Overcoming Bias: Women’s Fight for Equity in the Corporate World

Purvi Bhavsar  
Director, KIFS Housing Finance

Purvi Bhavsar is an Ahmedabad-based trailblazer, who co-founded Pahal Financial Services, a leading microfinance and enterprise lending NBFC-MFI with assets of ₹2000 crores, over 300 branches, and a workforce of 3000+ impacting over a million women. With 30 years in BFSI and Telecom, including stints at Kotak Mahindra and Vodafone, she's a recognised leader, awarded in telecom and finance, and an Indian Achievers awardee. A scholar of prestigious programs, she's also a board member, startup mentor, and an advocate for climate action and CSR initiatives.

As a female entrepreneur and leader working in male-dominated industries like BFSI and telecommunications, I believe the most important battlefront for women in overcoming gender biases in the corporate world is our minds.


I say this because, as I reflect on my career, I can’t help but wonder if my success or survival can be attributed mainly to luck or if there were other factors at play. And the answer is the latter. Before I delve into these reasons, I’d like to preface with the disclaimer that my thoughts likely diverge from the usual discourse surrounding this subject.


So, how did I overcome the biases to create an equity for myself in the corporate world-


  • Not having preconceived notions about professional opportunities

While I understood that gender discrimination was a challenge I had to confront, I didn’t allow my brain to form any preconceived notions about how it would limit or dictate the opportunities I would have access to. This mindset helped me tremendously because it opened me up to opportunities in male-dominated industries that I might not have considered otherwise.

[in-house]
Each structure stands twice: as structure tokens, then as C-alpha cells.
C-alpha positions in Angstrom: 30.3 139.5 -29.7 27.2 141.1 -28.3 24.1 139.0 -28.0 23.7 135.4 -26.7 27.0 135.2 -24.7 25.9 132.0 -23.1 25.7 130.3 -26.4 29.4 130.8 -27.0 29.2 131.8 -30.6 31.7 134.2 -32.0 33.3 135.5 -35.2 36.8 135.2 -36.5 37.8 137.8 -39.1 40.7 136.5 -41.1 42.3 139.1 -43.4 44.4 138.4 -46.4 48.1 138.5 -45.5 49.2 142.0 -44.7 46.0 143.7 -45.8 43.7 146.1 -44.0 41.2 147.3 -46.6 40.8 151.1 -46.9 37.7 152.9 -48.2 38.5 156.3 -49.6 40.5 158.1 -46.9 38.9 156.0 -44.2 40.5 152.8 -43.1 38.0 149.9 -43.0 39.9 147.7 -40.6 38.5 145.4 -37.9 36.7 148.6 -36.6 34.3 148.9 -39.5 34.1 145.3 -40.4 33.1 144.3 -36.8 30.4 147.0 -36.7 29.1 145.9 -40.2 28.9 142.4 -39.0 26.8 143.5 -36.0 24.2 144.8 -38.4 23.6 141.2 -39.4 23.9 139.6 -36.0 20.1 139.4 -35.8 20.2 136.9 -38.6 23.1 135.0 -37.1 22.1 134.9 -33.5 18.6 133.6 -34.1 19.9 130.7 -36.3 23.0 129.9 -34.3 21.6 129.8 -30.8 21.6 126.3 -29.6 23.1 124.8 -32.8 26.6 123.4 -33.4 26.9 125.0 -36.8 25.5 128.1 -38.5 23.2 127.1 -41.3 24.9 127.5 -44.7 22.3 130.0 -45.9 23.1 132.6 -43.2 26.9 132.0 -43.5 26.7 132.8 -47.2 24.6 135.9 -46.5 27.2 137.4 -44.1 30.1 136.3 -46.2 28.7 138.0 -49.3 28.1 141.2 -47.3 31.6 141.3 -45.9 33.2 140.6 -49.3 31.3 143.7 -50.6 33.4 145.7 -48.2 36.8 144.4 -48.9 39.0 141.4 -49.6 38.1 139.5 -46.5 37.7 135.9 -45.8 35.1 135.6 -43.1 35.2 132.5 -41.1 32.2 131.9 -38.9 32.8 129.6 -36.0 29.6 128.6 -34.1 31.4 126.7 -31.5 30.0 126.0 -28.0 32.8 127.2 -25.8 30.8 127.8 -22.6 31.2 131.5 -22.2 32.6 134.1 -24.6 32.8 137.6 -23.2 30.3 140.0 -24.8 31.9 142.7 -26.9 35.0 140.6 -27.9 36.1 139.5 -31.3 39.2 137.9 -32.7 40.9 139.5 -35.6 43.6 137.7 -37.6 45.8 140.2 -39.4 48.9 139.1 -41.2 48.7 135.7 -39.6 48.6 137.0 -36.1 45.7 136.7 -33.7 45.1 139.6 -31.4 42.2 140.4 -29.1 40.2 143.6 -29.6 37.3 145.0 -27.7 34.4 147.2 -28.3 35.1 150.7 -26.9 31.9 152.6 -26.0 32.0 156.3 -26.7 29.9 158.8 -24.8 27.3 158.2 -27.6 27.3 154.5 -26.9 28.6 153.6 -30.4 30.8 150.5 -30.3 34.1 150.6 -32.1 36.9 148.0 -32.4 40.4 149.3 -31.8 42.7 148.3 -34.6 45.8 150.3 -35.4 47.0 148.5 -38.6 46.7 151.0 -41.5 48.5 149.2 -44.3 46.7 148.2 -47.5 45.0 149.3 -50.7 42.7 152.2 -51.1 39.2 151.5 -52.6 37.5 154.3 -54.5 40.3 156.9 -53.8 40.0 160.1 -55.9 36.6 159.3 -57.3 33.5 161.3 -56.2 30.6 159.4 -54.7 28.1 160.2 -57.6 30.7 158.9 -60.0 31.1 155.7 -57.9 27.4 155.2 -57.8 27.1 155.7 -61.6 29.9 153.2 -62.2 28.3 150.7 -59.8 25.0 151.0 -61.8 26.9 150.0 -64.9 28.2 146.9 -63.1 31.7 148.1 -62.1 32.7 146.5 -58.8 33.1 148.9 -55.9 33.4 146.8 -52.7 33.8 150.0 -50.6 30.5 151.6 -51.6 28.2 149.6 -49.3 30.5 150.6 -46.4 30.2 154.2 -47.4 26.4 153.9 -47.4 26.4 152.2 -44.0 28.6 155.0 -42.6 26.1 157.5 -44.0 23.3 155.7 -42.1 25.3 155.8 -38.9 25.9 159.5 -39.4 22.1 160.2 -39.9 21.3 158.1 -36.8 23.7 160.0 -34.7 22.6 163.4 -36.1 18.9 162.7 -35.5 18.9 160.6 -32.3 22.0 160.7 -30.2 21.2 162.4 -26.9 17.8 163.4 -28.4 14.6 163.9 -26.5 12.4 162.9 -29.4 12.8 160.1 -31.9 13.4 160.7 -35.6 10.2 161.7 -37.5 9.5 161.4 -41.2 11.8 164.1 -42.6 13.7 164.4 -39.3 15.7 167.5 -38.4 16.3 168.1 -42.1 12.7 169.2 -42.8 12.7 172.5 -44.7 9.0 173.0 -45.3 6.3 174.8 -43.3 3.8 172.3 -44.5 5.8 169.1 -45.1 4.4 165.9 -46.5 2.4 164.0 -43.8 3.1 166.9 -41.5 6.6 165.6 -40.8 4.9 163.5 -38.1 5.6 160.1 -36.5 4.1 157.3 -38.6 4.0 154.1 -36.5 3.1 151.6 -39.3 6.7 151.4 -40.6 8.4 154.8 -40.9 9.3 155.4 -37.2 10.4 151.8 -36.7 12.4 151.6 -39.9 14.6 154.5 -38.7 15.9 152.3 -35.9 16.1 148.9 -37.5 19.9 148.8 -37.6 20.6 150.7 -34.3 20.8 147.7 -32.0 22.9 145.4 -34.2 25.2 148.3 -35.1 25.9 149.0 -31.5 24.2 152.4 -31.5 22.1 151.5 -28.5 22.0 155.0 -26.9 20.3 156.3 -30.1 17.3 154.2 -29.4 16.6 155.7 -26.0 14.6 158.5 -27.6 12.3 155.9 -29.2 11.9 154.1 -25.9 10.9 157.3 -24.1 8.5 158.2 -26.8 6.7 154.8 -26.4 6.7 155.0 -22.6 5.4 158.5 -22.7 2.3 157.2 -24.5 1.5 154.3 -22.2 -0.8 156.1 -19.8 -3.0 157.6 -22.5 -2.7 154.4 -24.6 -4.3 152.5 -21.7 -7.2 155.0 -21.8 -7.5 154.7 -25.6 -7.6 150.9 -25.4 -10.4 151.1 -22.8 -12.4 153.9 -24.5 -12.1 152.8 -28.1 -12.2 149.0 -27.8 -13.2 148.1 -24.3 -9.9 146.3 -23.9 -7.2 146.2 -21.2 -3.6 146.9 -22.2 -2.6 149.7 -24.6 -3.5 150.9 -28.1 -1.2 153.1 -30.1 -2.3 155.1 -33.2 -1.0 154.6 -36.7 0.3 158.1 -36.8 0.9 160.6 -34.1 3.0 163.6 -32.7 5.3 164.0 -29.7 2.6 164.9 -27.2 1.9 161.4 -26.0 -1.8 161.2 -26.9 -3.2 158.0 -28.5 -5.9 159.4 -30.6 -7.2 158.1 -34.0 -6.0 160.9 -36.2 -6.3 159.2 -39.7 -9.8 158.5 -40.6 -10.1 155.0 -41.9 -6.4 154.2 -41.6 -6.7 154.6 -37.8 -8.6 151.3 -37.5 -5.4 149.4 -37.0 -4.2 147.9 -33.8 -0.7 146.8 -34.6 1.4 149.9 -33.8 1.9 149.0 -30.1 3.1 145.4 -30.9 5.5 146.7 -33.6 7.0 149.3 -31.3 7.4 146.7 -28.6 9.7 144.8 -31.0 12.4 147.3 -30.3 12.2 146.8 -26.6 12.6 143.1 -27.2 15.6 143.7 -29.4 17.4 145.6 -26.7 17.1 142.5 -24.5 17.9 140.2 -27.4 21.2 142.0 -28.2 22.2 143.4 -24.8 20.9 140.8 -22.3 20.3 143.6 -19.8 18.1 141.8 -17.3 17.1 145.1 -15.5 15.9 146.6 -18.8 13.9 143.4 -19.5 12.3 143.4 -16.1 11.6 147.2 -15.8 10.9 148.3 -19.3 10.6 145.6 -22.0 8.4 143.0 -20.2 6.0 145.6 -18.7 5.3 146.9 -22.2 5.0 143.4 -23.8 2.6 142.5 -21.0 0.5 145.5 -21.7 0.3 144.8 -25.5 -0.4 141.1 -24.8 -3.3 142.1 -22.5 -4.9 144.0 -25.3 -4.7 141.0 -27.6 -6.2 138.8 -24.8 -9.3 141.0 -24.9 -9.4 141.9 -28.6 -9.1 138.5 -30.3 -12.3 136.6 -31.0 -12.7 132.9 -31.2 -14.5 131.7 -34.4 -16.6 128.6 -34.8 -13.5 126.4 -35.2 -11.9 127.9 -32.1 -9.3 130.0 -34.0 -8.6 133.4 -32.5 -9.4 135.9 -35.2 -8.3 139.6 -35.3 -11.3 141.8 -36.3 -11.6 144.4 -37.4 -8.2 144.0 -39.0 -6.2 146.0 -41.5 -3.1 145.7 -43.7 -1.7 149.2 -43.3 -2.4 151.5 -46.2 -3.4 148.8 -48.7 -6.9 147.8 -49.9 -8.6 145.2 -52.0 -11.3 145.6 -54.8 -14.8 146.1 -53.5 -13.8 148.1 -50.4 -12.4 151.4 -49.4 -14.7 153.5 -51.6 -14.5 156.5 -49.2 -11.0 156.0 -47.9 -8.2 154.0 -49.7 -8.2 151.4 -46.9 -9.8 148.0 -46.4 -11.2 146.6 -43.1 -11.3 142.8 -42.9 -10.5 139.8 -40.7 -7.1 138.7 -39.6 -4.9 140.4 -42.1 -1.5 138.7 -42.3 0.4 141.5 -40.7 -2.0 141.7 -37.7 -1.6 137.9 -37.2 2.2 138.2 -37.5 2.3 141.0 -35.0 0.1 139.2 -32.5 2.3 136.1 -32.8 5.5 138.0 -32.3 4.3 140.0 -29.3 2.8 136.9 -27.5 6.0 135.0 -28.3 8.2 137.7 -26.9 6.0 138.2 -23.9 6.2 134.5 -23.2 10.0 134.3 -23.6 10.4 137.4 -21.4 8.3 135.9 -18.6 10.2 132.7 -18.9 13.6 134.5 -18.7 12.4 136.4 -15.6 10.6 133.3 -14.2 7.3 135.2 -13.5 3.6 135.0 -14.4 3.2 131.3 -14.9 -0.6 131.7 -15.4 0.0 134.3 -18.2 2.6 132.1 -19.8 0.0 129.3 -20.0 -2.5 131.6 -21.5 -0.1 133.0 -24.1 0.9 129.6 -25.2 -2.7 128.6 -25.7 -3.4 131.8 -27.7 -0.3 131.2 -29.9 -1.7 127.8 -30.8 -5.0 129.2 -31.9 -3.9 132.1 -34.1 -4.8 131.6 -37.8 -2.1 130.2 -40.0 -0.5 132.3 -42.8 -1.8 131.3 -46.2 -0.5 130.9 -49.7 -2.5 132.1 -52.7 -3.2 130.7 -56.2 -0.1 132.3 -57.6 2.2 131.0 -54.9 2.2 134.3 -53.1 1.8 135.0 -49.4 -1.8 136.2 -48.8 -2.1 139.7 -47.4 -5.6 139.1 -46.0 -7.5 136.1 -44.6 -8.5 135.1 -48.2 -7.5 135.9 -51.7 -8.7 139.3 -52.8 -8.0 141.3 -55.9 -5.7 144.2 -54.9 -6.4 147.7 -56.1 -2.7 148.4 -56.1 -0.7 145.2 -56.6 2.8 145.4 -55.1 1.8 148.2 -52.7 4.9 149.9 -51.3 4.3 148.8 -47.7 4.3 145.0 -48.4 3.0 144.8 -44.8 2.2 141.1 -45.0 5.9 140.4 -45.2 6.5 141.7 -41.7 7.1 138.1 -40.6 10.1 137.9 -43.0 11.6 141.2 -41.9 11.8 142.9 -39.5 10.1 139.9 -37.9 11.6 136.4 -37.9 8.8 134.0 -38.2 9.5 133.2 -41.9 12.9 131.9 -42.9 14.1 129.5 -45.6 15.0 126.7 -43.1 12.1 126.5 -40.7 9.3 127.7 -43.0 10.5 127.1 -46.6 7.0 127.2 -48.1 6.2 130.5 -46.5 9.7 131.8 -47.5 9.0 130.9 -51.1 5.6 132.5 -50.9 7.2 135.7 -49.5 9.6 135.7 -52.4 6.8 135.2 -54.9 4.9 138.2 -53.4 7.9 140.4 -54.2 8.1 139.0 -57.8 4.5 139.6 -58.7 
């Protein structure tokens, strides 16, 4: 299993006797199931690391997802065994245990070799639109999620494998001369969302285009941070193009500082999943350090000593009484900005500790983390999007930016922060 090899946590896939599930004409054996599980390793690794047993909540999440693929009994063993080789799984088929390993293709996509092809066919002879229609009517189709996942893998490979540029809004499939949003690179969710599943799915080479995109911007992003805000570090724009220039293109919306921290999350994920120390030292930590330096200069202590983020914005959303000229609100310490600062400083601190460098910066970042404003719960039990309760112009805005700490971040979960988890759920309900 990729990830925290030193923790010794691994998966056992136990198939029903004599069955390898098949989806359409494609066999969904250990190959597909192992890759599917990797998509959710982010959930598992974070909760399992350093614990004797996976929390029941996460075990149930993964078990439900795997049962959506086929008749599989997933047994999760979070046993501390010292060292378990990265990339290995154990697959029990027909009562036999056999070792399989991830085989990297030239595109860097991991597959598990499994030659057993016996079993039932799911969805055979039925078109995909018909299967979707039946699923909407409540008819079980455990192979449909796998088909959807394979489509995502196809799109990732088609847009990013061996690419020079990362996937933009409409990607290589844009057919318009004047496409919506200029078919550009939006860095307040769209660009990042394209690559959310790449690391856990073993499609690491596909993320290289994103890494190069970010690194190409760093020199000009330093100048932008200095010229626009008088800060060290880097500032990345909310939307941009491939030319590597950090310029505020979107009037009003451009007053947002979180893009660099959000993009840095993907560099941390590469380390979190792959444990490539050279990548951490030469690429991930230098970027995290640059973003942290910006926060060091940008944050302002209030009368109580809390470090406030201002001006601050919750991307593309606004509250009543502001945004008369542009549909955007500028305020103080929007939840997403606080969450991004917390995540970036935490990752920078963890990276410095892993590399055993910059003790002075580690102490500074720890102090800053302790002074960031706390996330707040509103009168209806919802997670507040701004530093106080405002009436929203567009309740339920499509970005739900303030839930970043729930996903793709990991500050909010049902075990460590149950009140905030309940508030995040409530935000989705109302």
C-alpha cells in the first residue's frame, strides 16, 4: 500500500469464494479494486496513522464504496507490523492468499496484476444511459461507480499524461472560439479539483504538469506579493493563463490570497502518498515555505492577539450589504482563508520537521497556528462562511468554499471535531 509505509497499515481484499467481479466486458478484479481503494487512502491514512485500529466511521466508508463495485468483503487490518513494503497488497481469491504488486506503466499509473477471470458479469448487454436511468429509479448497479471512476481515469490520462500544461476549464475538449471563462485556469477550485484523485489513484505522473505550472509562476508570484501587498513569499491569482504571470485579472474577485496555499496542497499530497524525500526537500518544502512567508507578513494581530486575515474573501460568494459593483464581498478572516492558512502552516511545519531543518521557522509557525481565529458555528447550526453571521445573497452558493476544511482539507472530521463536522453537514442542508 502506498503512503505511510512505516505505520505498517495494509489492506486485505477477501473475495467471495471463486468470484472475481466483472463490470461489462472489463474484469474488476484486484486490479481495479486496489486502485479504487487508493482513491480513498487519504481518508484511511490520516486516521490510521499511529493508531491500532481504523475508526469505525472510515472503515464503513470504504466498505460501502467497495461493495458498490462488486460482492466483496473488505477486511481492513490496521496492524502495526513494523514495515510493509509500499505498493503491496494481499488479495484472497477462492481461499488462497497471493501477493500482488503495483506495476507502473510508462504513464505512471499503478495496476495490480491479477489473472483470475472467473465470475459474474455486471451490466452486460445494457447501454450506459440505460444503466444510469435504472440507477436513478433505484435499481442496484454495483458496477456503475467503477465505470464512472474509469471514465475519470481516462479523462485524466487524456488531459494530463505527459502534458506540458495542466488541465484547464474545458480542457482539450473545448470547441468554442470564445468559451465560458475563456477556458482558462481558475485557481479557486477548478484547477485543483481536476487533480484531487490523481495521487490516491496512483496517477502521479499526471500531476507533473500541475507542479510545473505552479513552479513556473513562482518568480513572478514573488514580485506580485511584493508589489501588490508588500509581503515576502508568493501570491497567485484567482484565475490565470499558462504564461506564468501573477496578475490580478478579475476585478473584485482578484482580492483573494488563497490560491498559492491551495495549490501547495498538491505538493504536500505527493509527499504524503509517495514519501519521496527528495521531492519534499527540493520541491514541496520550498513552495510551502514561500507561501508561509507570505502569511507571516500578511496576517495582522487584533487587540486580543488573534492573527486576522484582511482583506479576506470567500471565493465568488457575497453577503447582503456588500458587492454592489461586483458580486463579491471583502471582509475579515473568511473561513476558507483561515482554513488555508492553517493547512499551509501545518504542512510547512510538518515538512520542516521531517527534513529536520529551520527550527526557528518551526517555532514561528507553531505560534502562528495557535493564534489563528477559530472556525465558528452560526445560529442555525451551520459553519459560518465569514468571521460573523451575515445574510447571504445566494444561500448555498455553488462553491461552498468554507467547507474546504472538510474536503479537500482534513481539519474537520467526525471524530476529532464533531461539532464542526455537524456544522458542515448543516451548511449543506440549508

• Not doubting my capability as a result of internalising gender stereotypes

I’ve found that women can be their worst enemies when they allow others to define their capabilities and let self-doubt win. This is extremely dangerous because I believe anything happens in your mind before it happens in the real world. For example, I ignored the stereotype that women are better suited to desk jobs and deliberately chose a front-line, target-driven position instead. It was a role that I thrived in. Even though it took me longer to get promoted compared to my male colleagues, once I moved on from the position, the company sought to hire another woman to replace me.


  • Leaning into challenges instead of giving up

Professional journeys are full of obstacles, but I didn’t surrender and kept challenging myself. This also meant I cried a thousand times, sometimes publicly, when I couldn’t handle the pressure or felt clueless. But the important thing is to not give up.


Despite what we’re often told as women, having professional aspirations is not only good but crucial. If these aspirations are not encouraged and cultivated, gender equity in the corporate world will remain a pipe dream. This, in turn, will have consequences that reach far beyond the corporate workplace. 


Currently, women contribute only 18% to our country’s GDP despite constituting 48% of the population. If we want to achieve our goal of becoming a 5 trillion economy by 2027, we have no choice but to harness the untapped potential of women.